Additionally, instead of using the dynamic routing that is enabled in Solaris by default, use static routing: disable the in.routed and in.rdisc daemons, create /etc/defaultrouter; add /usr/bin/route commands to /etc/init.d/inetinit file if multiple routes need to be defined.

Since both DNS (bind) and NIS have been the subject of a number of well-publicized security breaches, it is best not to rely on these services for name resolution. Instead, where feasible, use the /etc/hosts file. DNS resolution should be used in all other cases, since NIS is extremely unsecure.

Solaris 2.6 network settings should also be tuned to prevent a number of vulnerabilities (see Table 1 for ndd commands that should be added to the end of /etc/init.d/inetinit).

/etc/inetd.conf is used by the inetd daemon for network services that are started on demand. Following the bottom-to-top philosophy, make a backup of inetd.conf and re-create it from scratch, including only those services that are necessary for the intended use of that specific system. Additionally, instead of running these services directly, install Wietse Venema's TCP Wrappers, which allow logging and limiting access. Table 2 lists additional replacement recommendations.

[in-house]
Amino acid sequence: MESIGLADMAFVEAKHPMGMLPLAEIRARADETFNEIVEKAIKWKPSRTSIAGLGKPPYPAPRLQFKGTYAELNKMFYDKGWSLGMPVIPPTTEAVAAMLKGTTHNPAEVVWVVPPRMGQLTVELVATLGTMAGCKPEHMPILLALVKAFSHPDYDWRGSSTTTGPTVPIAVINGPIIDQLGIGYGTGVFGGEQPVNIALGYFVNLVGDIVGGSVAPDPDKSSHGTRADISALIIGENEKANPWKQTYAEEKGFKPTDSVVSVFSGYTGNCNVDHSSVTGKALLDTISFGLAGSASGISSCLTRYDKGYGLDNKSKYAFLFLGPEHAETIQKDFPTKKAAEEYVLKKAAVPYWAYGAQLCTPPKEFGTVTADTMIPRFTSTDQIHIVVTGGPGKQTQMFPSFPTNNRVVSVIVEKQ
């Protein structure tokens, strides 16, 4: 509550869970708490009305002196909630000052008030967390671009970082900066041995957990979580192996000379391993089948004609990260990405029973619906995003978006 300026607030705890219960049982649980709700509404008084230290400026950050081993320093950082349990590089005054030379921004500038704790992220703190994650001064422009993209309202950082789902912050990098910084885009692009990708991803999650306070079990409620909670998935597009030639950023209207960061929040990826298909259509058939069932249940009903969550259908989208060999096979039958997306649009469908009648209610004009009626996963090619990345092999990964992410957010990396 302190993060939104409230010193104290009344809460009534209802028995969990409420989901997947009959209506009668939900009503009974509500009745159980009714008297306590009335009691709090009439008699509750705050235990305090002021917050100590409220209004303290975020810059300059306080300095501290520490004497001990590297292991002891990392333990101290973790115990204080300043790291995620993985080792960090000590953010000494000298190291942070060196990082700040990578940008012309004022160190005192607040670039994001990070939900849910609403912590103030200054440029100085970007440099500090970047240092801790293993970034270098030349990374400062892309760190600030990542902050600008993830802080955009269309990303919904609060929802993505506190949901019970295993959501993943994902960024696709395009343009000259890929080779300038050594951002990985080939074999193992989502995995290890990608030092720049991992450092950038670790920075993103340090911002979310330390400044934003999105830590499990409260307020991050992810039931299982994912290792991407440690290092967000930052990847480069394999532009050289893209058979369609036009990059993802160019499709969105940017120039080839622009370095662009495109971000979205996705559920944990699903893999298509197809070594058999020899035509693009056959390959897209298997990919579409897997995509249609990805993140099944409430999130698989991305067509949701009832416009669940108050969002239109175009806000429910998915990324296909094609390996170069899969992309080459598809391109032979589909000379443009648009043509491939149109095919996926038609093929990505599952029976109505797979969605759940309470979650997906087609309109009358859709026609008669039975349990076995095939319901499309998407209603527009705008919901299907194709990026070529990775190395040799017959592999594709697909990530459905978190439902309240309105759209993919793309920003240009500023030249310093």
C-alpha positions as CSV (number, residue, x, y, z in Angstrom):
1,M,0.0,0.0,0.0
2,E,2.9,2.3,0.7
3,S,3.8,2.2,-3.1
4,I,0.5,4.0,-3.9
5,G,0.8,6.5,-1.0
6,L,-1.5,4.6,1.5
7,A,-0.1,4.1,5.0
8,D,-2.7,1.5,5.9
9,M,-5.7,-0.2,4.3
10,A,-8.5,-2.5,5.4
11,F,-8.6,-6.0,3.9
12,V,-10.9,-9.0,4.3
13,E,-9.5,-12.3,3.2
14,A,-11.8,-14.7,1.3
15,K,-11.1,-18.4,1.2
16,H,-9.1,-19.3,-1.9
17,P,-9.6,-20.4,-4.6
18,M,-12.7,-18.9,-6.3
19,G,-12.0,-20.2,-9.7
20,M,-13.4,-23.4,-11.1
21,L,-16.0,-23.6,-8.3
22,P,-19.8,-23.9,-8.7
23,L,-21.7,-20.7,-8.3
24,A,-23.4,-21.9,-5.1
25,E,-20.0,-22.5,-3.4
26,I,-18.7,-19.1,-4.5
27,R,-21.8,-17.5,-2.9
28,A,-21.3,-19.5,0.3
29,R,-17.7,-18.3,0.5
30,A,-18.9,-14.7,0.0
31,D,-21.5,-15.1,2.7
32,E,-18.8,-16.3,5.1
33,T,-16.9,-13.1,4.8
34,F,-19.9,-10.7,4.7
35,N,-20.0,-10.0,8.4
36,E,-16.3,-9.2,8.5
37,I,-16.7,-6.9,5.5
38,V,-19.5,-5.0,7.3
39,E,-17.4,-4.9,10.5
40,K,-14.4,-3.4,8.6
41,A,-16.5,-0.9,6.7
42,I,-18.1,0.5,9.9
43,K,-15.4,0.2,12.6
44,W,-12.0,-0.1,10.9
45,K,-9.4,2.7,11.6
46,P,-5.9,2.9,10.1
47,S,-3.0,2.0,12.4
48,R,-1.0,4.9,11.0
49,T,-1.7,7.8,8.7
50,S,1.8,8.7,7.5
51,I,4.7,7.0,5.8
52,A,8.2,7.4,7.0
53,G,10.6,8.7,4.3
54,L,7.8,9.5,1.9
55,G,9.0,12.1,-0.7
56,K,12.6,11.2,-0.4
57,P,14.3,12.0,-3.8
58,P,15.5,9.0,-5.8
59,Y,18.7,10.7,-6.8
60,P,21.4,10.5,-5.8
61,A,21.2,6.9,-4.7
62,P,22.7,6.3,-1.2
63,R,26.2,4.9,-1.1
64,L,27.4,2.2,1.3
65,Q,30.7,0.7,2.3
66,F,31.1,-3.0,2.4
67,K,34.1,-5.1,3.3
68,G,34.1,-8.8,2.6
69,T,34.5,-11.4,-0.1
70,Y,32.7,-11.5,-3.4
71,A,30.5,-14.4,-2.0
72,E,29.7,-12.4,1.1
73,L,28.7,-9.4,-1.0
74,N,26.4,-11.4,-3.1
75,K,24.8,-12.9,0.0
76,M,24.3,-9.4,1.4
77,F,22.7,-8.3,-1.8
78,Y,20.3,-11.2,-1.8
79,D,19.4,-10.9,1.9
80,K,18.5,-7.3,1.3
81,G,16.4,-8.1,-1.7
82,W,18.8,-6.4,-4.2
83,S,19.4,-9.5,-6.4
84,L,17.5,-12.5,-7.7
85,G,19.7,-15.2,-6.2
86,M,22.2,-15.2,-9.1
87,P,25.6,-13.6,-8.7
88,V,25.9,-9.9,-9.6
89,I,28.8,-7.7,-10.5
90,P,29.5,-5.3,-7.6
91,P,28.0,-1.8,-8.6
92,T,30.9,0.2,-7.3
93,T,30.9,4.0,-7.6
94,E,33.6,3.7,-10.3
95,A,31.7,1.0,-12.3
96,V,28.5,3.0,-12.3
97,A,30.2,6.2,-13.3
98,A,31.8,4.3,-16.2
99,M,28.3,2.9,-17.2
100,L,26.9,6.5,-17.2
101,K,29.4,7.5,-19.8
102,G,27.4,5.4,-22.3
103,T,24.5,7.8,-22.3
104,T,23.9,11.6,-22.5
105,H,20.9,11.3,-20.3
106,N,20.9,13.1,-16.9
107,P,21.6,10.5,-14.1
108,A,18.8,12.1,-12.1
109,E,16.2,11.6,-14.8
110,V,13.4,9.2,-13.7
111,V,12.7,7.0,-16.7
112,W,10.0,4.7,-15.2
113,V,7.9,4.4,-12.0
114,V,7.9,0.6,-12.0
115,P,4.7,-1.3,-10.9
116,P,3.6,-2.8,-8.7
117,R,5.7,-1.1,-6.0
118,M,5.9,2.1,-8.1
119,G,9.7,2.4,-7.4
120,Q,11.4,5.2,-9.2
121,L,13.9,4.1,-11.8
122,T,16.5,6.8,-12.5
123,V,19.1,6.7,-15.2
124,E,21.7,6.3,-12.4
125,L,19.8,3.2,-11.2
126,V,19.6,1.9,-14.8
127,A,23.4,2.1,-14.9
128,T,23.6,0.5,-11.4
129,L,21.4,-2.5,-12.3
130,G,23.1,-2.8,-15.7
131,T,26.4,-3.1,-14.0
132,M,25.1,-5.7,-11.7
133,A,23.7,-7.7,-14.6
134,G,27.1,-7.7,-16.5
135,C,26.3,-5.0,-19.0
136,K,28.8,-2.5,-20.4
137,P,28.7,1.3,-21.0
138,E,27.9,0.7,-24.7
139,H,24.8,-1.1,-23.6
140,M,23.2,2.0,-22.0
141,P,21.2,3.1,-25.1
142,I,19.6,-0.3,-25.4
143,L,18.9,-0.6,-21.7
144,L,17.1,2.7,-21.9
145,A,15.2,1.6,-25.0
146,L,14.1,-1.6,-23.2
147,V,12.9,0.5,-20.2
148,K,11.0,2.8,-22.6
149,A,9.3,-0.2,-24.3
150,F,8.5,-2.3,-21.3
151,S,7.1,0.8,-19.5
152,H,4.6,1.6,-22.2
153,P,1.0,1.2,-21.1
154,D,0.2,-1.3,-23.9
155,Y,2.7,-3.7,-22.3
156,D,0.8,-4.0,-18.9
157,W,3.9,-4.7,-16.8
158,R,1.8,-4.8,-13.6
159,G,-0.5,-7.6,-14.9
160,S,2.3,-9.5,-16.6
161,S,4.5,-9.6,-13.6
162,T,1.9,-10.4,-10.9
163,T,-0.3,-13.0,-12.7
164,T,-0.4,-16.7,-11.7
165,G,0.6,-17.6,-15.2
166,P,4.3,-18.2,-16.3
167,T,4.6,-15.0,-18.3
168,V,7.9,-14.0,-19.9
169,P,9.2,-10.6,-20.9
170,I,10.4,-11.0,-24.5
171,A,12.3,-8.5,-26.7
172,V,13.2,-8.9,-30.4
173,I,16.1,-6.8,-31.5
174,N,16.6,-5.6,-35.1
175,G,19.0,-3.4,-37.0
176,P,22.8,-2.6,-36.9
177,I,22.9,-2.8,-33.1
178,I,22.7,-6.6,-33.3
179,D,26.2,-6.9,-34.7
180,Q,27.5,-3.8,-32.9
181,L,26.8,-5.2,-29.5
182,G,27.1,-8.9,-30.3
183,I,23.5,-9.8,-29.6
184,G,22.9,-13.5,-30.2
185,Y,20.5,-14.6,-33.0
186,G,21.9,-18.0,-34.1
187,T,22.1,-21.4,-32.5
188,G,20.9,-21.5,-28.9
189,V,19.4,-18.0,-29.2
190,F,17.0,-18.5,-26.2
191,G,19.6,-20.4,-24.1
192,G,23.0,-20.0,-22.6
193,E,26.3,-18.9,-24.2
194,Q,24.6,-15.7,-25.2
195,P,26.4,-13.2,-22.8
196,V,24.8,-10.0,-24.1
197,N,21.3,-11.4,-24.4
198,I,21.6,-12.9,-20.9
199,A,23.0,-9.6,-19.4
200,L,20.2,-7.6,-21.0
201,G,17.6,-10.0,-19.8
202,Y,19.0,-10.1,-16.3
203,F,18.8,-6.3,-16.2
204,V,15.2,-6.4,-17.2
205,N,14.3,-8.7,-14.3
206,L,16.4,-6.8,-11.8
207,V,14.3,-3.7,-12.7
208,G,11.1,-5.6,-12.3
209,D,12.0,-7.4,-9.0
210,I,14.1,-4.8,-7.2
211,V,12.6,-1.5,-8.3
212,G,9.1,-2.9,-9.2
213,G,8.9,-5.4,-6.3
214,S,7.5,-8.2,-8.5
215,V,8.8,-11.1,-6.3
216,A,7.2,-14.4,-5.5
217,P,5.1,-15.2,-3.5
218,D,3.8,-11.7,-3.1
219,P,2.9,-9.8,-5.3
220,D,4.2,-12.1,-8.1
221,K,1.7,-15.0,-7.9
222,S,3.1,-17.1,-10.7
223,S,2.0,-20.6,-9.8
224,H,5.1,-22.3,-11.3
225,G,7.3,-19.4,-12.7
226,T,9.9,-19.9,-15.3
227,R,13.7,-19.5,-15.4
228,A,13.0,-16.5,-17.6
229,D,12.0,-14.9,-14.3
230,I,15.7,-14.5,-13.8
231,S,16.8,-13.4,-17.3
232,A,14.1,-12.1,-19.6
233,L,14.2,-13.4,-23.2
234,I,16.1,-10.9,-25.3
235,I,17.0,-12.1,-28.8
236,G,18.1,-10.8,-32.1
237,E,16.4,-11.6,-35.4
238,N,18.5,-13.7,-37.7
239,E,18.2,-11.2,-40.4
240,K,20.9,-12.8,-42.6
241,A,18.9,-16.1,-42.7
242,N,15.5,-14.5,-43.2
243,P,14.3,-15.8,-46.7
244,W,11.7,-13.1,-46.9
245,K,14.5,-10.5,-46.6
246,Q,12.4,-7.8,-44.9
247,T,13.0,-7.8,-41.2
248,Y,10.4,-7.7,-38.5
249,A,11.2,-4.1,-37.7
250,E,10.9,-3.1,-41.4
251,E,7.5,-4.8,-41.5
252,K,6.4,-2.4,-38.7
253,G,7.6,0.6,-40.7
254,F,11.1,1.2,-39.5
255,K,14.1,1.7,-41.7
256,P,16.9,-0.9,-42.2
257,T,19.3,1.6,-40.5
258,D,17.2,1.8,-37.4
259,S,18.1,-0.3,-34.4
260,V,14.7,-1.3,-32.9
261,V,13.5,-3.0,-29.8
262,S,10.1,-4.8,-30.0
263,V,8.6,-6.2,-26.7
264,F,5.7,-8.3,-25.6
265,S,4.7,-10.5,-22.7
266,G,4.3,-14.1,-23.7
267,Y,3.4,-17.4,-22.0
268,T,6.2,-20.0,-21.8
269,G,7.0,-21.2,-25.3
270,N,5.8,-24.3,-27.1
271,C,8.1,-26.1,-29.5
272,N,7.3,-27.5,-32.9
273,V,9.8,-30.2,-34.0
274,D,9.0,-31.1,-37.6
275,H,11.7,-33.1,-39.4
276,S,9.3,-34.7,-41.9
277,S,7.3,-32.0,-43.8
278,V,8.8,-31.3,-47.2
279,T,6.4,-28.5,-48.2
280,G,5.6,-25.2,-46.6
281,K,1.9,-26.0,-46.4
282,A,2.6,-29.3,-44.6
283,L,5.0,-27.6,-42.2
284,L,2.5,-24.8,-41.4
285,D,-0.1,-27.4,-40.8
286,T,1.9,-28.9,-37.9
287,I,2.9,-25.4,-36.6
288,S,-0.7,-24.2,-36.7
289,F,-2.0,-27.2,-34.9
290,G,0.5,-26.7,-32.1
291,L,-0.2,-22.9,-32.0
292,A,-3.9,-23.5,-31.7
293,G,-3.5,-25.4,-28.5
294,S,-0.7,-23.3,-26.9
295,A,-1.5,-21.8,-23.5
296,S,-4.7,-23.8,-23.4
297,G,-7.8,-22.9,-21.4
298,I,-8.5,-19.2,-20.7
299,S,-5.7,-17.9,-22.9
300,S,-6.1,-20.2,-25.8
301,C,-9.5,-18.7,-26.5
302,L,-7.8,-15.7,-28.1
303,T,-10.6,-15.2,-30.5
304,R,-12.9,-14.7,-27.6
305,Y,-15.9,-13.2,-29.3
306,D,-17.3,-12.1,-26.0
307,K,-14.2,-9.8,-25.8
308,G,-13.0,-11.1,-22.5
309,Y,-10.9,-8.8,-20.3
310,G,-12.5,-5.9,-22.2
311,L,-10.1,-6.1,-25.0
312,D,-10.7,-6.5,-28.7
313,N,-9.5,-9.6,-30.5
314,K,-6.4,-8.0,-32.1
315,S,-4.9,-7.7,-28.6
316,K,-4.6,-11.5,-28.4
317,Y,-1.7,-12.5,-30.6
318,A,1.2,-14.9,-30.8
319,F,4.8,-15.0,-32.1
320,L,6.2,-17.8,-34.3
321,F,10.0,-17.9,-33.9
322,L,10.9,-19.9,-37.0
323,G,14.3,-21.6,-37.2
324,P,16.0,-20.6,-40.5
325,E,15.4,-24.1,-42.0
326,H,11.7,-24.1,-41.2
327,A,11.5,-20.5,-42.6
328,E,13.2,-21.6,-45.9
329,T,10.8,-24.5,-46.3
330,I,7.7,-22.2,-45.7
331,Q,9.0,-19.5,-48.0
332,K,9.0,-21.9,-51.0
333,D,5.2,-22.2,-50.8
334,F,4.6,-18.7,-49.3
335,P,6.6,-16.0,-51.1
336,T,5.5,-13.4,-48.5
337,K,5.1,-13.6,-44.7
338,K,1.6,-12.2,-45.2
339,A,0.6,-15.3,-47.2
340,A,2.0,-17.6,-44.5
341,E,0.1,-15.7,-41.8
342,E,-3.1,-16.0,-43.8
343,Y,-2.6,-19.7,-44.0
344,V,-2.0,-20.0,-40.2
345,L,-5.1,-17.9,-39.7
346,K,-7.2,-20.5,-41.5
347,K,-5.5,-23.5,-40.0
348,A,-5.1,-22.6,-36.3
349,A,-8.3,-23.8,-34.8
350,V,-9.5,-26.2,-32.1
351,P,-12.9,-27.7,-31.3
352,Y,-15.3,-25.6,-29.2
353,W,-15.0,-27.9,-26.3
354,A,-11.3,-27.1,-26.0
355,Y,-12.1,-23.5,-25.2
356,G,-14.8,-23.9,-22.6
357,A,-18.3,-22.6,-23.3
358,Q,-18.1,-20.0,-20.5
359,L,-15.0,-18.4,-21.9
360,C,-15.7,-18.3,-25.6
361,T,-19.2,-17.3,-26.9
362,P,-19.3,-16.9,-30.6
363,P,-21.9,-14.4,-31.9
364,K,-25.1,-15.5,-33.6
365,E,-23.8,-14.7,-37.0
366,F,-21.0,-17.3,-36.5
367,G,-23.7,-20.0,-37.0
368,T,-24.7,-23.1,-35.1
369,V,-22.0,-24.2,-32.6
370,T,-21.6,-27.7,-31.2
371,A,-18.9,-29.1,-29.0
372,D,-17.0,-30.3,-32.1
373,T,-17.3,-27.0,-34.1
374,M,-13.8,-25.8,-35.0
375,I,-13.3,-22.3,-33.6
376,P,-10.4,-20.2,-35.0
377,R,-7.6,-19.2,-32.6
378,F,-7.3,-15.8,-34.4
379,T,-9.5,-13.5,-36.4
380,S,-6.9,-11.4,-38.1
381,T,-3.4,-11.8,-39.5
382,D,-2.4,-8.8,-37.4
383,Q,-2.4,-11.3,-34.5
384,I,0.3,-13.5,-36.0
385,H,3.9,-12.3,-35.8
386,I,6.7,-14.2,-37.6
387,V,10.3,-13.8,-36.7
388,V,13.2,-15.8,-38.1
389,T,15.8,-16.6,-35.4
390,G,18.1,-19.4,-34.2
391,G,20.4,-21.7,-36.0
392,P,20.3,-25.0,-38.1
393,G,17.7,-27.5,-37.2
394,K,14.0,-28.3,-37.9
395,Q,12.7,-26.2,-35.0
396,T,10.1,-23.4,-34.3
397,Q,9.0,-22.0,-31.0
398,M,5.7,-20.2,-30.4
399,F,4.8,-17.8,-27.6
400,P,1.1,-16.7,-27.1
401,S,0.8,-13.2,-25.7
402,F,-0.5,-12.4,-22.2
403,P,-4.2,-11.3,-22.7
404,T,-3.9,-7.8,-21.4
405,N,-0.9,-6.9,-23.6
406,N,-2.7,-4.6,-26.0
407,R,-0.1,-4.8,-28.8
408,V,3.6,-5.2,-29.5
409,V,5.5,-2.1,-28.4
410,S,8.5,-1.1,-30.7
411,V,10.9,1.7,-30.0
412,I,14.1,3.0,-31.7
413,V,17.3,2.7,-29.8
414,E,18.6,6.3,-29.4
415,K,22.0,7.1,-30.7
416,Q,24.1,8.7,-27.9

Additionally, if the system is not used for receiving email, run Sendmail periodically run from cron to process outgoing mail rather than as a service. This reduces resource utilization while improving the security of the system.

Preventing Buffer Overflows and Race Conditions

To prevent stack-based buffer overflows from being exploited, and to be notified when such an attempt is made, place the following two options in /etc/system:

set noexec_user_stack=1
set noexec_user_stack_log=1

Since legitimate programs are commonly written to execute code from the stack, they will not work properly when noexec_user_stack is set to 1. Unfortunately, there is no way to allow some programs to execute code from the stack, and not others. The noexec_user_stack setting is system-wide, so test the particular programs by using the noexec_user_stack_log option and watching the syslog before enabling this setting.